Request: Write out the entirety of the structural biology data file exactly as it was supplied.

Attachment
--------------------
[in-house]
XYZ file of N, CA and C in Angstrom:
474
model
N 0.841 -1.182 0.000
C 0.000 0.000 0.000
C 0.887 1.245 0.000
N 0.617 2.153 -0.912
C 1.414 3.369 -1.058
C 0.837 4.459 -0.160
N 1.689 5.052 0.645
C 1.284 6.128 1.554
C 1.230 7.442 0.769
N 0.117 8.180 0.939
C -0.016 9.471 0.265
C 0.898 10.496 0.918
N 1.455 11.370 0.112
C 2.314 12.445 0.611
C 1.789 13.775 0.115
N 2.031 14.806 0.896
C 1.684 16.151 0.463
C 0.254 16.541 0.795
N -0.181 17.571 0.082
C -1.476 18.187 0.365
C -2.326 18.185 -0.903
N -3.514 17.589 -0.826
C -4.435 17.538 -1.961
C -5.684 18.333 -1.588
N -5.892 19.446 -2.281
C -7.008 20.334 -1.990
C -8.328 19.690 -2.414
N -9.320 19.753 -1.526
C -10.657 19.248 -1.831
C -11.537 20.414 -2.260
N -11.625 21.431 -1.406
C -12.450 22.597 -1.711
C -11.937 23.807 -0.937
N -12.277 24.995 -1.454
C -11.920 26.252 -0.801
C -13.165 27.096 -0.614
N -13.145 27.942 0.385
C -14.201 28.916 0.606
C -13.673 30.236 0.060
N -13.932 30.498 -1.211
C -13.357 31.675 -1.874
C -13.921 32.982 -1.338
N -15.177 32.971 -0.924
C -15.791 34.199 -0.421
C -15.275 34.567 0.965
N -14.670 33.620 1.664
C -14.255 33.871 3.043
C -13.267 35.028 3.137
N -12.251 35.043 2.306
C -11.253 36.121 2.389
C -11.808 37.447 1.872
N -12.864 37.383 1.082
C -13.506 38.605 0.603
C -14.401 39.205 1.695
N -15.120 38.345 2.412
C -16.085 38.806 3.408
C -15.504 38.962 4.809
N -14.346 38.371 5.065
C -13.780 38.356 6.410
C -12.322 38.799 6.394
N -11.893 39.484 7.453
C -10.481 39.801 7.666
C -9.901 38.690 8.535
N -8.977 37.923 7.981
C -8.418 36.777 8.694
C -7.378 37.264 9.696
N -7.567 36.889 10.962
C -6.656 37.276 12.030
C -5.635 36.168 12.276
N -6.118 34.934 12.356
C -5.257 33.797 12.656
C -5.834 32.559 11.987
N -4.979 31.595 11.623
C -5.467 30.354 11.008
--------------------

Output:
[in-house]
XYZ file of N, CA and C in Angstrom:
474
model
N 0.841 -1.182 0.000
C 0.000 0.000 0.000
C 0.887 1.245 0.000
N 0.617 2.153 -0.912
C 1.414 3.369 -1.058
C 0.837 4.459 -0.160
N 1.689 5.052 0.645
C 1.284 6.128 1.554
C 1.230 7.442 0.769
N 0.117 8.180 0.939
C -0.016 9.471 0.265
C 0.898 10.496 0.918
N 1.455 11.370 0.112
C 2.314 12.445 0.611
C 1.789 13.775 0.115
N 2.031 14.806 0.896
C 1.684 16.151 0.463
C 0.254 16.541 0.795
N -0.181 17.571 0.082
C -1.476 18.187 0.365
C -2.326 18.185 -0.903
N -3.514 17.589 -0.826
C -4.435 17.538 -1.961
C -5.684 18.333 -1.588
N -5.892 19.446 -2.281
C -7.008 20.334 -1.990
C -8.328 19.690 -2.414
N -9.320 19.753 -1.526
C -10.657 19.248 -1.831
C -11.537 20.414 -2.260
N -11.625 21.431 -1.406
C -12.450 22.597 -1.711
C -11.937 23.807 -0.937
N -12.277 24.995 -1.454
C -11.920 26.252 -0.801
C -13.165 27.096 -0.614
N -13.145 27.942 0.385
C -14.201 28.916 0.606
C -13.673 30.236 0.060
N -13.932 30.498 -1.211
C -13.357 31.675 -1.874
C -13.921 32.982 -1.338
N -15.177 32.971 -0.924
C -15.791 34.199 -0.421
C -15.275 34.567 0.965
N -14.670 33.620 1.664
C -14.255 33.871 3.043
C -13.267 35.028 3.137
N -12.251 35.043 2.306
C -11.253 36.121 2.389
C -11.808 37.447 1.872
N -12.864 37.383 1.082
C -13.506 38.605 0.603
C -14.401 39.205 1.695
N -15.120 38.345 2.412
C -16.085 38.806 3.408
C -15.504 38.962 4.809
N -14.346 38.371 5.065
C -13.780 38.356 6.410
C -12.322 38.799 6.394
N -11.893 39.484 7.453
C -10.481 39.801 7.666
C -9.901 38.690 8.535
N -8.977 37.923 7.981
C -8.418 36.777 8.694
C -7.378 37.264 9.696
N -7.567 36.889 10.962
C -6.656 37.276 12.030
C -5.635 36.168 12.276
N -6.118 34.934 12.356
C -5.257 33.797 12.656
C -5.834 32.559 11.987
N -4.979 31.595 11.623
C -5.467 30.354 11.008